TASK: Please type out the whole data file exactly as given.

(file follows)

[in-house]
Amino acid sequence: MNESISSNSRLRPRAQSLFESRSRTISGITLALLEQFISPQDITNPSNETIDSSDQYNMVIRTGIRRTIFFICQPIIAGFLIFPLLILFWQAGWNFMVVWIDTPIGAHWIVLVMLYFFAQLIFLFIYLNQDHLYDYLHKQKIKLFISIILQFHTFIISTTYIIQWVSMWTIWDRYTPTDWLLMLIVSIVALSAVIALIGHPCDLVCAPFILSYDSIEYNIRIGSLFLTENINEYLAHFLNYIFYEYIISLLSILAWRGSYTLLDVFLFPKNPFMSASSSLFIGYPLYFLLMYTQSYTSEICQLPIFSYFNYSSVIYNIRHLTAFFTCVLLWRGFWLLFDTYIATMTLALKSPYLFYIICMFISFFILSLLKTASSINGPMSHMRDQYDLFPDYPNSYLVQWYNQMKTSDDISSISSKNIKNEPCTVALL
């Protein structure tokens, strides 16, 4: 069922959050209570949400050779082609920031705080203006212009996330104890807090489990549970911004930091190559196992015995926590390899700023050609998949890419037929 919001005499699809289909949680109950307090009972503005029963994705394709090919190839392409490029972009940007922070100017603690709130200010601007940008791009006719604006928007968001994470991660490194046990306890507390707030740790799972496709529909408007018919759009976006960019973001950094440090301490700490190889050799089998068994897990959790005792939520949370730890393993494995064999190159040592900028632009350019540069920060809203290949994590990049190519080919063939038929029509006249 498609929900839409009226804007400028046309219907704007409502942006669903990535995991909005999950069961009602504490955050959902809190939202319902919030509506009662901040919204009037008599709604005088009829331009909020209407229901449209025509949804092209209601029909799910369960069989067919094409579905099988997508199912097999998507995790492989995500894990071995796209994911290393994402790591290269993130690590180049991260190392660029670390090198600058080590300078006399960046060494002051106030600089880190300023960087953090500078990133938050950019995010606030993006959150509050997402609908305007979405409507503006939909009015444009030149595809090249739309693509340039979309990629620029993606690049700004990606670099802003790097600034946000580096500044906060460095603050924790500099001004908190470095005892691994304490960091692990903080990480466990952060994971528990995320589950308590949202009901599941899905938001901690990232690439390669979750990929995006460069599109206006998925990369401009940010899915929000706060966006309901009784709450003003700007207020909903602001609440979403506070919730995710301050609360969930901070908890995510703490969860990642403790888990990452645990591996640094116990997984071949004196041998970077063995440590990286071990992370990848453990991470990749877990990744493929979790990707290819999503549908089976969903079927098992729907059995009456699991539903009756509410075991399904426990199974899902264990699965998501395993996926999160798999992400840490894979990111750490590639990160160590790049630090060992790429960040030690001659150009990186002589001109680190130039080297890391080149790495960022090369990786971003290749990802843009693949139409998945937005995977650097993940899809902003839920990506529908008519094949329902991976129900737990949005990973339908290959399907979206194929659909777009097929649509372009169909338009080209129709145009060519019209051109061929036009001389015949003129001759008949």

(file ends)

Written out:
[in-house]
Amino acid sequence: MNESISSNSRLRPRAQSLFESRSRTISGITLALLEQFISPQDITNPSNETIDSSDQYNMVIRTGIRRTIFFICQPIIAGFLIFPLLILFWQAGWNFMVVWIDTPIGAHWIVLVMLYFFAQLIFLFIYLNQDHLYDYLHKQKIKLFISIILQFHTFIISTTYIIQWVSMWTIWDRYTPTDWLLMLIVSIVALSAVIALIGHPCDLVCAPFILSYDSIEYNIRIGSLFLTENINEYLAHFLNYIFYEYIISLLSILAWRGSYTLLDVFLFPKNPFMSASSSLFIGYPLYFLLMYTQSYTSEICQLPIFSYFNYSSVIYNIRHLTAFFTCVLLWRGFWLLFDTYIATMTLALKSPYLFYIICMFISFFILSLLKTASSINGPMSHMRDQYDLFPDYPNSYLVQWYNQMKTSDDISSISSKNIKNEPCTVALL
């Protein structure tokens, strides 16, 4: 069922959050209570949400050779082609920031705080203006212009996330104890807090489990549970911004930091190559196992015995926590390899700023050609998949890419037929 919001005499699809289909949680109950307090009972503005029963994705394709090919190839392409490029972009940007922070100017603690709130200010601007940008791009006719604006928007968001994470991660490194046990306890507390707030740790799972496709529909408007018919759009976006960019973001950094440090301490700490190889050799089998068994897990959790005792939520949370730890393993494995064999190159040592900028632009350019540069920060809203290949994590990049190519080919063939038929029509006249 498609929900839409009226804007400028046309219907704007409502942006669903990535995991909005999950069961009602504490955050959902809190939202319902919030509506009662901040919204009037008599709604005088009829331009909020209407229901449209025509949804092209209601029909799910369960069989067919094409579905099988997508199912097999998507995790492989995500894990071995796209994911290393994402790591290269993130690590180049991260190392660029670390090198600058080590300078006399960046060494002051106030600089880190300023960087953090500078990133938050950019995010606030993006959150509050997402609908305007979405409507503006939909009015444009030149595809090249739309693509340039979309990629620029993606690049700004990606670099802003790097600034946000580096500044906060460095603050924790500099001004908190470095005892691994304490960091692990903080990480466990952060994971528990995320589950308590949202009901599941899905938001901690990232690439390669979750990929995006460069599109206006998925990369401009940010899915929000706060966006309901009784709450003003700007207020909903602001609440979403506070919730995710301050609360969930901070908890995510703490969860990642403790888990990452645990591996640094116990997984071949004196041998970077063995440590990286071990992370990848453990991470990749877990990744493929979790990707290819999503549908089976969903079927098992729907059995009456699991539903009756509410075991399904426990199974899902264990699965998501395993996926999160798999992400840490894979990111750490590639990160160590790049630090060992790429960040030690001659150009990186002589001109680190130039080297890391080149790495960022090369990786971003290749990802843009693949139409998945937005995977650097993940899809902003839920990506529908008519094949329902991976129900737990949005990973339908290959399907979206194929659909777009097929649509372009169909338009080209129709145009060519019209051109061929036009001389015949003129001759008949």